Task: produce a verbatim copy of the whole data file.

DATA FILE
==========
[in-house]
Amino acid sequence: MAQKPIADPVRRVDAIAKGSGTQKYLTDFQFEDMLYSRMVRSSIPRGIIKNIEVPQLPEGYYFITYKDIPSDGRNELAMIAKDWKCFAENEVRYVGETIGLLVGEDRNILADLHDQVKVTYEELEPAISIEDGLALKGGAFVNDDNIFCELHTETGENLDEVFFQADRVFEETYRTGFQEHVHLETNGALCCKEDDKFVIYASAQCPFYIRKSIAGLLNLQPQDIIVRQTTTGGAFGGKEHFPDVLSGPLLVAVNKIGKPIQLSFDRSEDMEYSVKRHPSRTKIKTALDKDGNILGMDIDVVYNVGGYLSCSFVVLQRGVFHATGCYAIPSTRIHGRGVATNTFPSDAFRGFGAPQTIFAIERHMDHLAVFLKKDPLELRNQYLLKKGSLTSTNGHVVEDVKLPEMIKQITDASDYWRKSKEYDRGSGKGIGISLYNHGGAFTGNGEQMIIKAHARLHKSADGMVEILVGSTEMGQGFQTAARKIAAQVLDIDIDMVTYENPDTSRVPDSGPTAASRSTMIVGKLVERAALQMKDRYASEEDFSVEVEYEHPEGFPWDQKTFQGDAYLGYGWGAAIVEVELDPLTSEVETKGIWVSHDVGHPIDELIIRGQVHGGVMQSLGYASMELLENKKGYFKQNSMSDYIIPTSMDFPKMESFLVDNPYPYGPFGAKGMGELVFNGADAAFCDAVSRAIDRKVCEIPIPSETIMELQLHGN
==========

[in-house]
Amino acid sequence: MAQKPIADPVRRVDAIAKGSGTQKYLTDFQFEDMLYSRMVRSSIPRGIIKNIEVPQLPEGYYFITYKDIPSDGRNELAMIAKDWKCFAENEVRYVGETIGLLVGEDRNILADLHDQVKVTYEELEPAISIEDGLALKGGAFVNDDNIFCELHTETGENLDEVFFQADRVFEETYRTGFQEHVHLETNGALCCKEDDKFVIYASAQCPFYIRKSIAGLLNLQPQDIIVRQTTTGGAFGGKEHFPDVLSGPLLVAVNKIGKPIQLSFDRSEDMEYSVKRHPSRTKIKTALDKDGNILGMDIDVVYNVGGYLSCSFVVLQRGVFHATGCYAIPSTRIHGRGVATNTFPSDAFRGFGAPQTIFAIERHMDHLAVFLKKDPLELRNQYLLKKGSLTSTNGHVVEDVKLPEMIKQITDASDYWRKSKEYDRGSGKGIGISLYNHGGAFTGNGEQMIIKAHARLHKSADGMVEILVGSTEMGQGFQTAARKIAAQVLDIDIDMVTYENPDTSRVPDSGPTAASRSTMIVGKLVERAALQMKDRYASEEDFSVEVEYEHPEGFPWDQKTFQGDAYLGYGWGAAIVEVELDPLTSEVETKGIWVSHDVGHPIDELIIRGQVHGGVMQSLGYASMELLENKKGYFKQNSMSDYIIPTSMDFPKMESFLVDNPYPYGPFGAKGMGELVFNGADAAFCDAVSRAIDRKVCEIPIPSETIMELQLHGN